source: Jennifer Lee
On my eighth birthday one of my classmates gave me a Hello Kitty diary. Determined not to waste the present, I began to write in it. Little did I know that Hello Kitty diary would start me on what would become a major part of my life for the next thirteen years.
Keeping a journal became habit. I would write every evening about my day, no matter how dull. The pages would be filled with my thoughts, feelings, and concerns. In that first Hello Kitty diary I filled page after page of worrying over how I’d look with braces and wondering if Paul J in my fourth grade class had a crush on me. One particularly memorable page was covered completely in the words “I ❤ Paul.”
By middle school I was taking my journals to class with me. Anytime there was a quiet moment in class I would open the journal and write. Soon I became known as the girl who always had a notebook with her.
A selection of the journals I filled
In high school I went over the deep end with journaling. I carried the journal-of-the-moment with me everywhere, always ready to take an opportunity to stop and write. Rather than try to make friends during the lunch hour, I would find the emptiest table in the cafeteria and spend the time surrounded by my own thoughts. I challenged myself to see how much I could write each day, a challenge which culminated in my filling a journal in a week.
Journaling got me through some really rough times and provided me a safe place to try to work through depression, crushes, hurt over losing friends, confusion about sexuality, and the other typical concerns of growing up. It was a large part of who I was, and journals filled a huge plastic tub I kept in the closet.
Please note the past tense.
I stopped journaling religiously during my final semester of college. Between working part time at a women’s shelter, volunteering at an animal shelter, and finishing up my degree it was difficult to find the time or energy to journal. I tried to keep up with it, but I kept finding other things I’d rather do.
This fall I took a hard look at my life and the changes that had occurred over the past year. One of the most obvious differences was that I had stopped journaling completely. Rather than focusing on recording my life, I was focused on living it and staying in present moments as much as possible. As a result I felt happier, less anxious, and I wasn’t ruminating on negative events nearly as much.
I had hauled my dozens of journals in their plastic tub over one thousand miles with me when I moved after college, and then they once again sat quietly in the closet at my new apartment. After some serious thought, I decided the time had come. I was finally ready to say goodbye to my journals.
Before getting rid of the diaries, I went through them one last time to see if there were any memories or creative works I wanted to save. Rather than a stroll down memory lane, I ended up wandering down embarrassment boulevard. Remember the entire page where I declared my love for Paul over and over? It turns out that wasn’t even the worst part. I also found a detailed plan to overthrow the fifth grade social structure involving the choice of who gets to write the assignments for the day on the class whiteboard, the phrase “brace face” used in reference to how I feared I would look once getting braces, and a vow to someday marry James Maslow of Big Time Rush fame.
Of course, there were more serious entries. The diaries surrounding my sixteenth year were especially difficult to go through. I ran across things that I had completely forgotten, and realized I was glad to have forgotten them. That was the final deciding factor as to whether I would keep the diaries. I don’t need to remember everything about my past- if I’ve forgotten something, there’s probably a good reason. Most of the journals were then tossed into trash bags and then placed in the dumpster the next morning. A few lucky journals would receive a different fate.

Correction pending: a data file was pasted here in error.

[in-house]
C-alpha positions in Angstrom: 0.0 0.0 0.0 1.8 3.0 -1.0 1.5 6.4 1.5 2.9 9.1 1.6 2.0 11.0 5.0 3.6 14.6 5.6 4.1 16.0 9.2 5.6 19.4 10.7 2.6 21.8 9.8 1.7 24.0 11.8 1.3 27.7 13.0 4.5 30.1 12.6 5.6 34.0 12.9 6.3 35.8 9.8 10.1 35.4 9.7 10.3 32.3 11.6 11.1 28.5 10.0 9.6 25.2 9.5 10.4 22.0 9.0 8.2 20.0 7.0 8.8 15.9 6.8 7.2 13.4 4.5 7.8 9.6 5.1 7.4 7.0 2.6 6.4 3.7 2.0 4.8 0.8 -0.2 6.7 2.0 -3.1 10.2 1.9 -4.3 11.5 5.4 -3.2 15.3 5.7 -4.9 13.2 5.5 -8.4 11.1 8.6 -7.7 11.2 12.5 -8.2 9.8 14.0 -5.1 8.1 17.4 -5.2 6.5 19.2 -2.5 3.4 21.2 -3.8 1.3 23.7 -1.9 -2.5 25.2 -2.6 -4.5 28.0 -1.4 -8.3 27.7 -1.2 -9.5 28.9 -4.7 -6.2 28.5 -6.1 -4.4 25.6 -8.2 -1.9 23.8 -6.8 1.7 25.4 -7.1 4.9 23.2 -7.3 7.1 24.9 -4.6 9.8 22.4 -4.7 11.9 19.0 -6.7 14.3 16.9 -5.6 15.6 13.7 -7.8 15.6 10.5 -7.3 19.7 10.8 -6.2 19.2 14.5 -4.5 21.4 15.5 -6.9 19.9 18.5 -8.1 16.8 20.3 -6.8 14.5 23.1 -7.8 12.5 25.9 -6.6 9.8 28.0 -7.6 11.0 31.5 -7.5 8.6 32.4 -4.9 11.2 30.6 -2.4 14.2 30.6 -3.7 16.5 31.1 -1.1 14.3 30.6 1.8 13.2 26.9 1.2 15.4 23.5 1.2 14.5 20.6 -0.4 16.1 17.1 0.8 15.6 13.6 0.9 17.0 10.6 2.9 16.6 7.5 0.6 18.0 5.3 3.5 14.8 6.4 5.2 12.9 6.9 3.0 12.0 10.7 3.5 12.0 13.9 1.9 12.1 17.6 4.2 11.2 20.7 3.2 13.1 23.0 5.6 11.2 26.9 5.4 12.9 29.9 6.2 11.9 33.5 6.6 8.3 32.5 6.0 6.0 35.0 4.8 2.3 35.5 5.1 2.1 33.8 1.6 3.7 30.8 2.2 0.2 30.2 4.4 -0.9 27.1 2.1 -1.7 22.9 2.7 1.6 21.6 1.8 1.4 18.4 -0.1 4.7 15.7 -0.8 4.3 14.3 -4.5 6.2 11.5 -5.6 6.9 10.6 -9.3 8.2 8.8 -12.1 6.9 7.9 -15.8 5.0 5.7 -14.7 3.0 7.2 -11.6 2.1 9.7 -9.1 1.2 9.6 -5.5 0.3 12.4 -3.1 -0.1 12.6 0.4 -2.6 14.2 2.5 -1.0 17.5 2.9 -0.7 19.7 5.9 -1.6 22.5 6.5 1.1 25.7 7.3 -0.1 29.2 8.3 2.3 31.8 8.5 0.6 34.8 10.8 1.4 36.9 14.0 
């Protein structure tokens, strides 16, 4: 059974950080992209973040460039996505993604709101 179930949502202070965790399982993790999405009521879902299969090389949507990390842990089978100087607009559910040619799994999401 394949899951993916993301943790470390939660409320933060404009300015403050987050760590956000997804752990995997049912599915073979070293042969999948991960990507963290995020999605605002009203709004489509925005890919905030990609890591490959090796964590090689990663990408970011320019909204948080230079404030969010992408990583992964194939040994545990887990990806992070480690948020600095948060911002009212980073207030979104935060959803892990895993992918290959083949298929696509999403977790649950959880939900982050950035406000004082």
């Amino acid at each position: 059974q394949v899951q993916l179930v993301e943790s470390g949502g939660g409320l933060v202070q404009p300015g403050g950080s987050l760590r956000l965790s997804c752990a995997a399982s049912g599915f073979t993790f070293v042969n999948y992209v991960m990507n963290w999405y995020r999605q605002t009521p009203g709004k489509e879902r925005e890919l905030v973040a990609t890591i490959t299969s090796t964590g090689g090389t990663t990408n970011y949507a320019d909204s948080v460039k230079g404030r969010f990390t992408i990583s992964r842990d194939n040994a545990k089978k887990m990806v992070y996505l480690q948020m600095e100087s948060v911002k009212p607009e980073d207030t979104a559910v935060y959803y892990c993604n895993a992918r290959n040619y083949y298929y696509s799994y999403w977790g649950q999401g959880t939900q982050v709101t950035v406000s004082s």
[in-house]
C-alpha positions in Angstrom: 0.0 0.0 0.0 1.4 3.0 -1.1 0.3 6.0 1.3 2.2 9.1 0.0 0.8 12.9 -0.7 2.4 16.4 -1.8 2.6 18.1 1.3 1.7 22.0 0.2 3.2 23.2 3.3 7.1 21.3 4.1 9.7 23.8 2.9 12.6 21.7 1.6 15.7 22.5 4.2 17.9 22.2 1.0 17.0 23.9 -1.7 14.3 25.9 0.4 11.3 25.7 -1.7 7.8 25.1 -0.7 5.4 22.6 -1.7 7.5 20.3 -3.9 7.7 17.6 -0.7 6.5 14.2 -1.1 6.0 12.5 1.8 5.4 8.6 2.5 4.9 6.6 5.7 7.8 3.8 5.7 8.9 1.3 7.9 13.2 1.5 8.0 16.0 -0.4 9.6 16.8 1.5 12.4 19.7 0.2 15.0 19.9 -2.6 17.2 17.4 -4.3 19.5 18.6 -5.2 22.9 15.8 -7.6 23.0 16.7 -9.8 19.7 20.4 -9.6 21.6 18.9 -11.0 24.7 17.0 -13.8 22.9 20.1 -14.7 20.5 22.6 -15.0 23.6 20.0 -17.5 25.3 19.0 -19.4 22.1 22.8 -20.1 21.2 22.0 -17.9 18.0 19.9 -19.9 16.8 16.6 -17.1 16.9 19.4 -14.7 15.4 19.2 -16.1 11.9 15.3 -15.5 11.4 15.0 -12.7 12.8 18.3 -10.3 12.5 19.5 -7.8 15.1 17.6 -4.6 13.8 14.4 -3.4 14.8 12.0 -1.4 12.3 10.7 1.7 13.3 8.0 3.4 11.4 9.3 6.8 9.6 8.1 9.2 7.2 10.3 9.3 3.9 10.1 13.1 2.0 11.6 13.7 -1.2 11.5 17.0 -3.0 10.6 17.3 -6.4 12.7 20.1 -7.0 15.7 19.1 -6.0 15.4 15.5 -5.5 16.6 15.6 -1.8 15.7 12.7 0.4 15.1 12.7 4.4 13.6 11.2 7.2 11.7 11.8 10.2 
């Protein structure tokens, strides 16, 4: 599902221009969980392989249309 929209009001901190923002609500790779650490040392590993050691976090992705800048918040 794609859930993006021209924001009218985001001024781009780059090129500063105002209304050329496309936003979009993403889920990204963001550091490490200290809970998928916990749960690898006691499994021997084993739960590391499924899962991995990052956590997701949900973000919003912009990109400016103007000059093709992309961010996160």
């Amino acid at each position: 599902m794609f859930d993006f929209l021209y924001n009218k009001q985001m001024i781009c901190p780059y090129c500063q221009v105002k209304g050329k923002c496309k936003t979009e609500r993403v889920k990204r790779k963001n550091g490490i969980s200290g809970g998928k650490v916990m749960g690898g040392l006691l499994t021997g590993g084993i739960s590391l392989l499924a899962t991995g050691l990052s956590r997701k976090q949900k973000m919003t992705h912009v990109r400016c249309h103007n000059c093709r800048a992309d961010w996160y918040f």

My parents live about an hour away from me, and have a beautiful backyard complete with fire ring. The weekend following the Great Journal Cleanse I drove out to visit them, the remaining journals traveling with me in my purse. My parents and I went out to the fire ring and I tore out all the pages of the remaining diaries. Dad got the fire started; Mom and I stayed out to watch as the pages burned and to tend to the fire.
The burning remains of 13 years of writing
I felt like an enormous weight had been removed from my shoulders as I watched the pages curl in on themselves and blacken. Now, even if I wanted to, I couldn’t go back and relive my past successes and despairs. All I have left are my faded and time-warped memories, which I honestly don’t think should be taken as a true measure of how things happened.
Now that the journals are gone, I am more focused than ever on living in the moment and enjoying it rather than just recording it. I find myself more frequently pushing myself out of my comfort zone and interacting with the world in ways I never would have before. For example, I’ve started sharing my writing whereas I used to hoard it like a dragon of words. I now have a poetry blog on tumblr that is dedicated to my sharing my pieces, and I attend a monthly open mic night to perform and get to know other poets in my city.
The journals were a huge part of my identity for thirteen years. That urge to record life and try to make sense of it will probably never go away, but the urge to keep all those reflections and realizations to myself has faded. I’m using the energy I put into containing myself and my feelings in notebooks and putting it towards expanding out of myself instead. So far I like the changes.
Here’s a question and a challenge for you: What are you still holding onto that is keeping you from expanding and living in the moment? Are you ready to watch it burn?